Damian made no answer. Conrad glanced impatiently at him. “Well?”
Damian waved a hand at the bags heaped on the table. “What are you doing here with all of this?”
It was so stupid a question Conrad refused to even dignify it with an answer. “Is that really what you came down here to talk to me about? I would have thought you’d have better things to do with your time.” He drained the pouch in his hand, tossed it aside and was reaching for another when Damian put out a hand to stop him.
“Espere,” he said. “Querido, wait.” His fingers closed on Conrad’s wrist and time stalled.
A low growl rose from Conrad’s throat as he stared, transfixed, at the hand on his arm. His control began to slip. Furious, he lifted his gaze to Damian’s face and the hand was hurriedly withdrawn, but Conrad’s skin still burned from the touch. With his eyes locked on Damian’s, daring him to try and interfere again, he picked up a new bag and deliberately sank his teeth into the plastic.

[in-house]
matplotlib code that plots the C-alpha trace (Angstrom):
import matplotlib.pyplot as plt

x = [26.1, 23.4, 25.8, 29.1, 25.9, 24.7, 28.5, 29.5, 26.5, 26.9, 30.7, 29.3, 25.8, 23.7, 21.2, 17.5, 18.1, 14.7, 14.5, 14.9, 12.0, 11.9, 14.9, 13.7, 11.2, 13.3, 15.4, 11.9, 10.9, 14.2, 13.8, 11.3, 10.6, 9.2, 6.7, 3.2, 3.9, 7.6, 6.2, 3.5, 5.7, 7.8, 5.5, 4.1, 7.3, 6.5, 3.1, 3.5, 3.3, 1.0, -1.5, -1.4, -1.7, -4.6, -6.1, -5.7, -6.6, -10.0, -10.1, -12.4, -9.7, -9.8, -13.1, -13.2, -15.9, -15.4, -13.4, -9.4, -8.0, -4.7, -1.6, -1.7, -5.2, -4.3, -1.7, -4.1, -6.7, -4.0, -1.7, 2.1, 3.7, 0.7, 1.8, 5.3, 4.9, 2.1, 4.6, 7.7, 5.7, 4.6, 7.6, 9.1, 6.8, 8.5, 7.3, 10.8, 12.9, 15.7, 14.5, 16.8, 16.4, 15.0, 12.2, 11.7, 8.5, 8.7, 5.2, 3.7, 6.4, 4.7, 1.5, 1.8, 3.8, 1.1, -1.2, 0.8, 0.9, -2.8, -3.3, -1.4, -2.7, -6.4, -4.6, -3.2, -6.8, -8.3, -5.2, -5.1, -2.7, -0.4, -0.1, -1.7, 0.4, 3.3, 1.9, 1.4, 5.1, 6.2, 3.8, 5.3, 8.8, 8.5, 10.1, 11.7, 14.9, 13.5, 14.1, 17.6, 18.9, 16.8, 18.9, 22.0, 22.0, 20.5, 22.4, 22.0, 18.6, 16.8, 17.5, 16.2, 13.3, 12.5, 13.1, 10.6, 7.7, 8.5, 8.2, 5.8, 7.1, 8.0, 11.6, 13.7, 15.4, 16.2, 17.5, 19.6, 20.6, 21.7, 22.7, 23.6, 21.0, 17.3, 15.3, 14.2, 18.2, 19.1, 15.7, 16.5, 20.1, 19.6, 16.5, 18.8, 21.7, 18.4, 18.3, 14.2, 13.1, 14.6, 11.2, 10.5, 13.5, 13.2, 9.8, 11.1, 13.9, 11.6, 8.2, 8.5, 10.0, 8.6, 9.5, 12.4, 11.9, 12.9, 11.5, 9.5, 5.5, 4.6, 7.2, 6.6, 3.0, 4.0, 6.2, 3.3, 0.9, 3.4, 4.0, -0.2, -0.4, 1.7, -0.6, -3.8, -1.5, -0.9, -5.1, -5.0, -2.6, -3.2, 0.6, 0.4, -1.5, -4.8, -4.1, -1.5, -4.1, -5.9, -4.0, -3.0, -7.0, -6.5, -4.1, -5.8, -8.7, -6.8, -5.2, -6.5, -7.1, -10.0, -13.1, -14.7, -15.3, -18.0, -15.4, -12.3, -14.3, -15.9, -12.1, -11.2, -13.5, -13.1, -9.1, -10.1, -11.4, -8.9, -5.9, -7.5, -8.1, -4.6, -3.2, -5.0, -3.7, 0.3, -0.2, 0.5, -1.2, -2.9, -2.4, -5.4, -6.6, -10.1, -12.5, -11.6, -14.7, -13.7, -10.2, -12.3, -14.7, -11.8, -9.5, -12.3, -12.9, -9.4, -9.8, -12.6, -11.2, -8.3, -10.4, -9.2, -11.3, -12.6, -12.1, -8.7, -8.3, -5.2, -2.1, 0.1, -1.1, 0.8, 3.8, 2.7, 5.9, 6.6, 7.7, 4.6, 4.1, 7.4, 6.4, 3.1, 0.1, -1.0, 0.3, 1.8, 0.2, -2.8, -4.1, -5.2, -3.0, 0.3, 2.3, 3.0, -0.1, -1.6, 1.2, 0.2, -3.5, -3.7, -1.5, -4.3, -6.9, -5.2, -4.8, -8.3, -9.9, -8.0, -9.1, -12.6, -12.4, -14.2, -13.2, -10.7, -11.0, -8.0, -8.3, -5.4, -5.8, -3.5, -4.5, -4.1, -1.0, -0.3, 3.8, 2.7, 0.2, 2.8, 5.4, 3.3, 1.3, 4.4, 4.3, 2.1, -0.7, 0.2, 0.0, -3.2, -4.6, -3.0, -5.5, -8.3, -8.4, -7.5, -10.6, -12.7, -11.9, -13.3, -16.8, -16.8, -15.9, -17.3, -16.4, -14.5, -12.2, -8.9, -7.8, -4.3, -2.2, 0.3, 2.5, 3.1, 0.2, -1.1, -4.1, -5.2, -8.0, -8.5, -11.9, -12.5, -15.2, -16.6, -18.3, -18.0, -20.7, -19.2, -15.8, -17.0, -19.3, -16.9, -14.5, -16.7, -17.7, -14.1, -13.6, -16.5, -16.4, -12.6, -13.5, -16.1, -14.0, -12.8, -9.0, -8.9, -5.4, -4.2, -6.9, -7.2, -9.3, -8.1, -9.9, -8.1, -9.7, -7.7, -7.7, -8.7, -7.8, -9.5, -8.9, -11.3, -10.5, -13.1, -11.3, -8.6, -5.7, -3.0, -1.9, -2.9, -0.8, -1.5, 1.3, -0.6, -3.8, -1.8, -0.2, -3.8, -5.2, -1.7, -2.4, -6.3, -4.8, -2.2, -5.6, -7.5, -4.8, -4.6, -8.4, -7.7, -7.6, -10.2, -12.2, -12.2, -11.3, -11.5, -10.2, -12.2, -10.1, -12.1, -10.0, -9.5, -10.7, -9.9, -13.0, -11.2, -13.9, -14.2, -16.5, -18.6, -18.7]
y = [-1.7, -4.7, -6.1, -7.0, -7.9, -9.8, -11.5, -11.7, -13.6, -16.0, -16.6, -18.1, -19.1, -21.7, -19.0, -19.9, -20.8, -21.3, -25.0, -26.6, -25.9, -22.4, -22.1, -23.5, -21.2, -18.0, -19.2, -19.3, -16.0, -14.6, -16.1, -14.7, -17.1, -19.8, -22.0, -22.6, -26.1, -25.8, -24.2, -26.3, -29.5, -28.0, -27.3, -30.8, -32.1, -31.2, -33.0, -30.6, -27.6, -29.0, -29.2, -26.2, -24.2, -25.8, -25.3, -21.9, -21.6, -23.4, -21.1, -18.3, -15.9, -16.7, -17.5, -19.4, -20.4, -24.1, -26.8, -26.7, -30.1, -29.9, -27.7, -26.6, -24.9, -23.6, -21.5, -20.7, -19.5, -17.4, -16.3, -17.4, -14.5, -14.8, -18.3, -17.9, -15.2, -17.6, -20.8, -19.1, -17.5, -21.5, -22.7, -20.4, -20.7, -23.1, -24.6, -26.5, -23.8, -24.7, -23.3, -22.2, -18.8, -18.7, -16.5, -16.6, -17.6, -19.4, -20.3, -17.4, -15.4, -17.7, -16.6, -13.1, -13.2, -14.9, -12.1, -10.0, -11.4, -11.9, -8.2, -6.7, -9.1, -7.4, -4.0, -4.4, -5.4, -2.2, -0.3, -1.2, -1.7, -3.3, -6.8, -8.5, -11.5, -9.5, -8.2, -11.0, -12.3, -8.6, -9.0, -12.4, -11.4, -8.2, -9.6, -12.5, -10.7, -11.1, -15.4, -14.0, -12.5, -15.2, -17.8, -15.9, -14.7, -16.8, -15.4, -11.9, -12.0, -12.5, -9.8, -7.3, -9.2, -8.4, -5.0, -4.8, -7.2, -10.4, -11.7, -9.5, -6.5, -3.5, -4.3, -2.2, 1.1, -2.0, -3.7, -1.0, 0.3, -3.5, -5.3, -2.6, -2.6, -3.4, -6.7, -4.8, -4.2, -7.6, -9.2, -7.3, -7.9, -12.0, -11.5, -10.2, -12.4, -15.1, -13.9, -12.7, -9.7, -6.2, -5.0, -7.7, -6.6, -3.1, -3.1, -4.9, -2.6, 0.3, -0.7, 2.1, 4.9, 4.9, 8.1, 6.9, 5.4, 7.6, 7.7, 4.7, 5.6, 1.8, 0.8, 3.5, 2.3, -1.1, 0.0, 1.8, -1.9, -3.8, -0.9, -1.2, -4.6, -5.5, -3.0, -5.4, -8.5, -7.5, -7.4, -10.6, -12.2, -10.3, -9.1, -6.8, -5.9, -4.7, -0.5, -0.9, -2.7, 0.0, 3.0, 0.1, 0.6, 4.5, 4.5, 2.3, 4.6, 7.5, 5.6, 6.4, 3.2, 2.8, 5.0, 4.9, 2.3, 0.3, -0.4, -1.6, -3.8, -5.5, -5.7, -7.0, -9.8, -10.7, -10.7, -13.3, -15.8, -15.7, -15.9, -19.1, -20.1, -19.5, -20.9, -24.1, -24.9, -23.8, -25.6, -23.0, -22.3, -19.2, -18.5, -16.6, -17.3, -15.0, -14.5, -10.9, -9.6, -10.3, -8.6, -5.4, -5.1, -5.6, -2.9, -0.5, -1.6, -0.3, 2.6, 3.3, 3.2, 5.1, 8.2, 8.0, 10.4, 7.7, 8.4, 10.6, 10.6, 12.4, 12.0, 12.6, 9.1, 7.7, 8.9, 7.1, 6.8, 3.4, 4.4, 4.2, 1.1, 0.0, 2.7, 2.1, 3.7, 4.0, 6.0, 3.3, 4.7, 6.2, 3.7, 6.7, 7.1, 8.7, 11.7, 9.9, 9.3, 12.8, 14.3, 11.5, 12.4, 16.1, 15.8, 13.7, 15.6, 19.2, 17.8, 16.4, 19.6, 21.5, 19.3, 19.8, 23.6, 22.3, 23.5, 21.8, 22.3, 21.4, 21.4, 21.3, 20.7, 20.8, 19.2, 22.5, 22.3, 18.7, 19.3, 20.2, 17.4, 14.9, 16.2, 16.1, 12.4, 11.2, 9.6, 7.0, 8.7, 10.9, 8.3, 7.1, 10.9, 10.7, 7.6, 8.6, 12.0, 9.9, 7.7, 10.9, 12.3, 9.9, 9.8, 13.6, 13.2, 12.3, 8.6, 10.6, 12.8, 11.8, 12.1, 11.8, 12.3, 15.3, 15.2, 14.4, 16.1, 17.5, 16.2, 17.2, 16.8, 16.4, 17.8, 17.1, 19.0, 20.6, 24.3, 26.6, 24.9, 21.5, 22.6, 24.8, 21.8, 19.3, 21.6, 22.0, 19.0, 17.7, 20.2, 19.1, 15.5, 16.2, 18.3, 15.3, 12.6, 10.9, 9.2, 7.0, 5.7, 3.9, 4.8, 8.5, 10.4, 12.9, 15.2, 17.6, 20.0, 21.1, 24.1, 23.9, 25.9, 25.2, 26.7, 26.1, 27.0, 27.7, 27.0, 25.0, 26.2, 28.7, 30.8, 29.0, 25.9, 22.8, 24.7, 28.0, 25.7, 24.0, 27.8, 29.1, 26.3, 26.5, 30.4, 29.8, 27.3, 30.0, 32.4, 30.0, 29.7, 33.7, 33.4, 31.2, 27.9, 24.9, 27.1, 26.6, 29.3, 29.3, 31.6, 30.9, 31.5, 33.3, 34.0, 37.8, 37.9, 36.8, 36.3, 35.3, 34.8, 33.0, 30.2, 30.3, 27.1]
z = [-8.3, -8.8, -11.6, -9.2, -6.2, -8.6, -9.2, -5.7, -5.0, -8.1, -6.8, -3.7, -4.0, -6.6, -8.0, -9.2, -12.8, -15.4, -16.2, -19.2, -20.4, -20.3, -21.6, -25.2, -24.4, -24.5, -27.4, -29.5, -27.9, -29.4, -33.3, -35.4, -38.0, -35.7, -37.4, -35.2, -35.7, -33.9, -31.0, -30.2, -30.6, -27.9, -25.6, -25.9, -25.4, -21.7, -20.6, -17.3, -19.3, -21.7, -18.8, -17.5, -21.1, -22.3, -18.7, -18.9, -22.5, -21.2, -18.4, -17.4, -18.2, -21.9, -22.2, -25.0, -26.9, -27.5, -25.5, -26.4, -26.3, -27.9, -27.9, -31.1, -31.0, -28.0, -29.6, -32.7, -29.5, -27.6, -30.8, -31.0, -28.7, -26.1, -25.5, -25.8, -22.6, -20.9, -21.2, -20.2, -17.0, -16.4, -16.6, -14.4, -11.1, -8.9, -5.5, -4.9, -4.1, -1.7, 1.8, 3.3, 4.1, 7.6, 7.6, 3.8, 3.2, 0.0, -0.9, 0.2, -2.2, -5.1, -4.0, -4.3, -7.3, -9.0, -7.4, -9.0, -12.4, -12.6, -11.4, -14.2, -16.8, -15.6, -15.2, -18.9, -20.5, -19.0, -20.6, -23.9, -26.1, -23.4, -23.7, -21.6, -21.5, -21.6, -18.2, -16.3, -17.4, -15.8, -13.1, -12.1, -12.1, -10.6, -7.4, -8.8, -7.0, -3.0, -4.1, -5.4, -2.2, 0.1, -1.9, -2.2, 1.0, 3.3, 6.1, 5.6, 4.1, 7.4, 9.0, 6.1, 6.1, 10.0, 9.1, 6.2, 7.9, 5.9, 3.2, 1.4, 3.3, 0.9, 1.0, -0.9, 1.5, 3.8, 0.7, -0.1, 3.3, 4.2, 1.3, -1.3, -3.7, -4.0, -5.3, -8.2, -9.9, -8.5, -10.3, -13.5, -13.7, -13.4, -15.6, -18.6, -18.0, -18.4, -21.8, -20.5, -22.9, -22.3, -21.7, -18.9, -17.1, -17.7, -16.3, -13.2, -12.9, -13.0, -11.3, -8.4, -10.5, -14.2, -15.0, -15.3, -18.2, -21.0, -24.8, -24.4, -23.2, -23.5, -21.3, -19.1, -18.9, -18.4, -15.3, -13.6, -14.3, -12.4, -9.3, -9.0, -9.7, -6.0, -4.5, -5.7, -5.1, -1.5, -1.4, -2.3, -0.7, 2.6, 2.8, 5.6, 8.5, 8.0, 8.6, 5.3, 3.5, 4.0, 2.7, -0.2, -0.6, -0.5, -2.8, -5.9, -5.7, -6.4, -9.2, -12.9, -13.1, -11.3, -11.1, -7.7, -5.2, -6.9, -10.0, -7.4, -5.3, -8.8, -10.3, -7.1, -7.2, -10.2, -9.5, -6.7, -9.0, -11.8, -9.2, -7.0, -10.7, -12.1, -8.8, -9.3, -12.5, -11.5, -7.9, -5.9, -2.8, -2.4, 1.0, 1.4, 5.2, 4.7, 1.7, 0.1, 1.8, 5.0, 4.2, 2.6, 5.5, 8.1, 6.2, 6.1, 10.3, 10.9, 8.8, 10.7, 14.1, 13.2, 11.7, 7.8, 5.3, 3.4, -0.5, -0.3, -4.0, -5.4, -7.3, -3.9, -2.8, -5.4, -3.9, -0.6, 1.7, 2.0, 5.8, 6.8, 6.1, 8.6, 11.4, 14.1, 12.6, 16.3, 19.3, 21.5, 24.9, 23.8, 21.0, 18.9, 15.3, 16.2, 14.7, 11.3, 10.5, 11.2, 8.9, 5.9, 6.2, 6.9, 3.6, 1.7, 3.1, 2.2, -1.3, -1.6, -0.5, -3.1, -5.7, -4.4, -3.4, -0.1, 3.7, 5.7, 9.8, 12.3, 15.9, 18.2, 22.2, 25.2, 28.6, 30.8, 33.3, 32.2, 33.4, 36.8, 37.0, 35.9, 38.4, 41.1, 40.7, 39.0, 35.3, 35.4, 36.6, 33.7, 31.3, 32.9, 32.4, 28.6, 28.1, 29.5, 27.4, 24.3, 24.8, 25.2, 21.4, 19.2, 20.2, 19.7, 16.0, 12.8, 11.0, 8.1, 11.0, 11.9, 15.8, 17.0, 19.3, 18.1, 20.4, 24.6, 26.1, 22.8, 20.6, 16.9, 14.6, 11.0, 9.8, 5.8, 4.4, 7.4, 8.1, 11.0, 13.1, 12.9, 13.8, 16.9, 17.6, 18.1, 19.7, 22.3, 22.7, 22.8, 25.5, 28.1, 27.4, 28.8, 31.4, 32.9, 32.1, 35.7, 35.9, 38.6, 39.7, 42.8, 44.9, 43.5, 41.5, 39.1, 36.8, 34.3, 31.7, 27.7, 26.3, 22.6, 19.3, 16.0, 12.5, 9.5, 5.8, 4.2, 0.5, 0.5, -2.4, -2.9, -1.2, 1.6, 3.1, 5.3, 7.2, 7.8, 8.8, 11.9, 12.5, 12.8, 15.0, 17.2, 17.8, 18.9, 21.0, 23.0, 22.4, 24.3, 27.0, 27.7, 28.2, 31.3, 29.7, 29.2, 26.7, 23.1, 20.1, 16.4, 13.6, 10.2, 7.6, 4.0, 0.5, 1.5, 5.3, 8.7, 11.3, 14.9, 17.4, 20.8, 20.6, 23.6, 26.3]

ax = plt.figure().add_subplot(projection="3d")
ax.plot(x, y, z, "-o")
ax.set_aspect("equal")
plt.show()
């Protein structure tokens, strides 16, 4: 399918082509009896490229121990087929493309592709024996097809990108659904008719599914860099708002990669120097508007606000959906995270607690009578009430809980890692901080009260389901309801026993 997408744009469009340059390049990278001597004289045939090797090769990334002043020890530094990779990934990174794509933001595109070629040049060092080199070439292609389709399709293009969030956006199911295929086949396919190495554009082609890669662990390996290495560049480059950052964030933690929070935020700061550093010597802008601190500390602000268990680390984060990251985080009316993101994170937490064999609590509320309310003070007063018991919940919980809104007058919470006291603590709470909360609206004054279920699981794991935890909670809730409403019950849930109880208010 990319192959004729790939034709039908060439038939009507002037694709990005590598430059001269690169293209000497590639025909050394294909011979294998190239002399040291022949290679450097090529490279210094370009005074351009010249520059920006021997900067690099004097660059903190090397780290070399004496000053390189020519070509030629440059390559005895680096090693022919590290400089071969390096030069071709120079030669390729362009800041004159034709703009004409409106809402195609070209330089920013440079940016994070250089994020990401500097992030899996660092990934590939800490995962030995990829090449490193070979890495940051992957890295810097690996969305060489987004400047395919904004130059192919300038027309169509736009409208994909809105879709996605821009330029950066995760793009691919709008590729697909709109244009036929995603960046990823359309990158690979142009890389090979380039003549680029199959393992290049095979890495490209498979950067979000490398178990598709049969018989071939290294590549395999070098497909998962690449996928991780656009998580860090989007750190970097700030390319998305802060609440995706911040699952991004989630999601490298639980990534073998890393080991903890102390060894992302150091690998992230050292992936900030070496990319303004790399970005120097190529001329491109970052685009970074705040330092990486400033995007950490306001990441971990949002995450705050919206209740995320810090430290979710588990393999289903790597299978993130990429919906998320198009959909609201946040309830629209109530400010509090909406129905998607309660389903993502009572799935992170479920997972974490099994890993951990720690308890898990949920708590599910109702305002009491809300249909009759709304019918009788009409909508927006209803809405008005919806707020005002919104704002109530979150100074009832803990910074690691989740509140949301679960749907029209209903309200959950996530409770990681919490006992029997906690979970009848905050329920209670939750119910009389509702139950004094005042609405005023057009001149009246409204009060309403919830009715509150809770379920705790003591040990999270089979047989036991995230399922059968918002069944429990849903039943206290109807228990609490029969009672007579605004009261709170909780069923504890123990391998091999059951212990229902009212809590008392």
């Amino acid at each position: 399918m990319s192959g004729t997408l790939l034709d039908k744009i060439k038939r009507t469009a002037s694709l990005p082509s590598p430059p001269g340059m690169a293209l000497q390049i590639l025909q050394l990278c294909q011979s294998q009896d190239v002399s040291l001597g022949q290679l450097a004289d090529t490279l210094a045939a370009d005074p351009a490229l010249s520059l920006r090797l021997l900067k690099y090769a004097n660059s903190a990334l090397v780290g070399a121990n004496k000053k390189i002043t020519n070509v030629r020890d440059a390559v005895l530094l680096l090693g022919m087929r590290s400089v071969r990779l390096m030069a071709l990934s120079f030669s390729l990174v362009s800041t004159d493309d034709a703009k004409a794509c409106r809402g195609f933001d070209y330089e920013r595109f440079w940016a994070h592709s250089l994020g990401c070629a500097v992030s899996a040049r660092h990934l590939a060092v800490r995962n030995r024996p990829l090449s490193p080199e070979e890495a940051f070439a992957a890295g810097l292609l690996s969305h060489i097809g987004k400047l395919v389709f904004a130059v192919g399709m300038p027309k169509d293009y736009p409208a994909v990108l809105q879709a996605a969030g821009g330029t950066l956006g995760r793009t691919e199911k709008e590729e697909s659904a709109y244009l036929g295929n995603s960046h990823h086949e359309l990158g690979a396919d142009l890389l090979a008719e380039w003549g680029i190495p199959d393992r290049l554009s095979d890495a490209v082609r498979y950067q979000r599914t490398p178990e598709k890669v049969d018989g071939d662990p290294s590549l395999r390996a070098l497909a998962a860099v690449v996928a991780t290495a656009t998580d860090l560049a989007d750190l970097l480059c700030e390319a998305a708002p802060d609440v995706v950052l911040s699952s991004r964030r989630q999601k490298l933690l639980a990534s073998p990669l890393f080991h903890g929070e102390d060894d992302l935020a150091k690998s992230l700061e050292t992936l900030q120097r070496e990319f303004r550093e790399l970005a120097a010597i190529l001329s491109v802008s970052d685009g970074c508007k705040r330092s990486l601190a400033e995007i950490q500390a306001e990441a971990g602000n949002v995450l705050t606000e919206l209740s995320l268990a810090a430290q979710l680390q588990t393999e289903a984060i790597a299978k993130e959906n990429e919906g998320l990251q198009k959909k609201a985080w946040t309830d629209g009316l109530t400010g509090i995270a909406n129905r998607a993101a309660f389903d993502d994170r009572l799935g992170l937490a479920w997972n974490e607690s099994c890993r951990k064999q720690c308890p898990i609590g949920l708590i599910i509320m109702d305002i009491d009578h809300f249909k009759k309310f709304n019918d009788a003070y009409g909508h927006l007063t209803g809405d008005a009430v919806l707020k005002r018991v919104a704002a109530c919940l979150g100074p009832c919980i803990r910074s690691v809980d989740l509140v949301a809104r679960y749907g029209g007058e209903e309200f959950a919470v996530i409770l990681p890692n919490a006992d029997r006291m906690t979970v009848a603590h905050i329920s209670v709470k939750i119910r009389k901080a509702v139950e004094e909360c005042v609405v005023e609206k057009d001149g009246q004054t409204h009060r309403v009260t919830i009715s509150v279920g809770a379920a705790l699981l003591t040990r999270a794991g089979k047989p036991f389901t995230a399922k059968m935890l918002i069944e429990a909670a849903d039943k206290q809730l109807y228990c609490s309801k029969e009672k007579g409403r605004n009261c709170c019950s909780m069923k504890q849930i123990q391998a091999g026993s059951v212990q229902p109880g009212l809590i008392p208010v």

Damian’s nostrils flared. “Honestly, if this is all you’ve been eating, it’s no wonder you’ve yet to regain your full strength. You need fresh food, Conrad. Living food. Shall I find you some?”
Conrad sighed. He knew exactly what he needed and didn’t need, as well as what he could and could not have. He drained the second bag and reached for a third, forcing himself to speak calmly. “No, this is not all I’m eating. But, this early in the day… I fear I do not always find myself in the proper frame of mind to attempt anything else.”